• This is unclear & wrong. Eg "its not the case that if its in 3 NF its in 1 NF nad 2 nd NF" is wrong & "if its in 2nd NF it has to be in 1st NF beforehand" is confused--being in 2NF is a condition (which implies being in 1NF) but certain definitions have multiple (simultaneous not ordered) parts and an algorithm might step through lower NFs (but the standard 3NF algorithm doesn't). Eg your definitions are wrong. Also, this doesn't answer the question. PS Whatever you are trying to say, please use enough clear sentences to say what you mean. – philipxy Jun 2 '18 at 23:18
-2

The only NF (normal form) that matters is 5NF.

A relation (value or variable) is in 5NF when for every way it can be losslessly decomposed the components can be joined back in some order where the common columns of each join are a superkey of the original. (Fagin's PJ/NF paper's membership algorithm.)

This allows a table to be the join of others with overlapping meanings but without update anomalies. (Although update anomalies cease at ETNF, between 4NF & 5NF.)

Anyway if you wanted a lower NF you should normalize to 5NF then denormalize. The main reason people settle for lower NFs is ignorance. There are certain costs & benefits, but people don't know or address them--code must restrict updates to account for the problematic update anomalies. Normalization to a given NF is not done by going through lower NFs; one uses an appropriate algorithm for the NF one wants. (This is made clear by most textbooks, although some wrongly say to move through lower NFs, but putting into a lower NF can prevent good higher-NF versions of the original from turning up later.)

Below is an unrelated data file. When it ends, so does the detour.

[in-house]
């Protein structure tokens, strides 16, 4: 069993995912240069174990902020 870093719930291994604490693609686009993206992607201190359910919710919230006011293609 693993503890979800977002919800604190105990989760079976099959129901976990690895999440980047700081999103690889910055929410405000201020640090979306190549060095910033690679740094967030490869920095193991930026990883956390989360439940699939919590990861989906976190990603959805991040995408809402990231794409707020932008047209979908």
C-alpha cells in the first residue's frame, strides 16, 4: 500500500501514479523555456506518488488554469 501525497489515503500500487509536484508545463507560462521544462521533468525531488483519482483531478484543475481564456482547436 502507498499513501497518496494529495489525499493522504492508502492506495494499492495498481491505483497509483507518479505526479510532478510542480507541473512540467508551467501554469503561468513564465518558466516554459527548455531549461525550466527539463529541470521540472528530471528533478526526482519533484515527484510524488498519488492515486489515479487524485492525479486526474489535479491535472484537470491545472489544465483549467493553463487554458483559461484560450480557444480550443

PS There is no single notion 1NF and all it has in common with higher NFs is that both seek "better" designs.

PS If you think this merits downvoting, please comment, so I can address your issue within this framework & address problems with received wisdom & certain textbooks/presentations.

  • 1
    This doesn't really answer the question. – MetaColon Jun 3 '18 at 7:54
  • What question do you think is not answered? – philipxy Jun 4 '18 at 16:43
  • What I'm ultimately asking is: Is it important to go through the steps of each normal form when normalizing data, or is it appropriate to just go to Third Normal Form seeing as the result is ultimately the same? – MetaColon Jun 4 '18 at 17:05
  • @MetaColon "Normalization to a given NF is not done by going through lower NFs; one uses an appropriate algorithm for the NF one wants." Also I then explain how the result is not "ultimately the same". – philipxy Jun 6 '18 at 18:24

Your Answer

By clicking “Post Your Answer”, you agree to our terms of service, privacy policy and cookie policy

Not the answer you're looking for? Browse other questions tagged or ask your own question.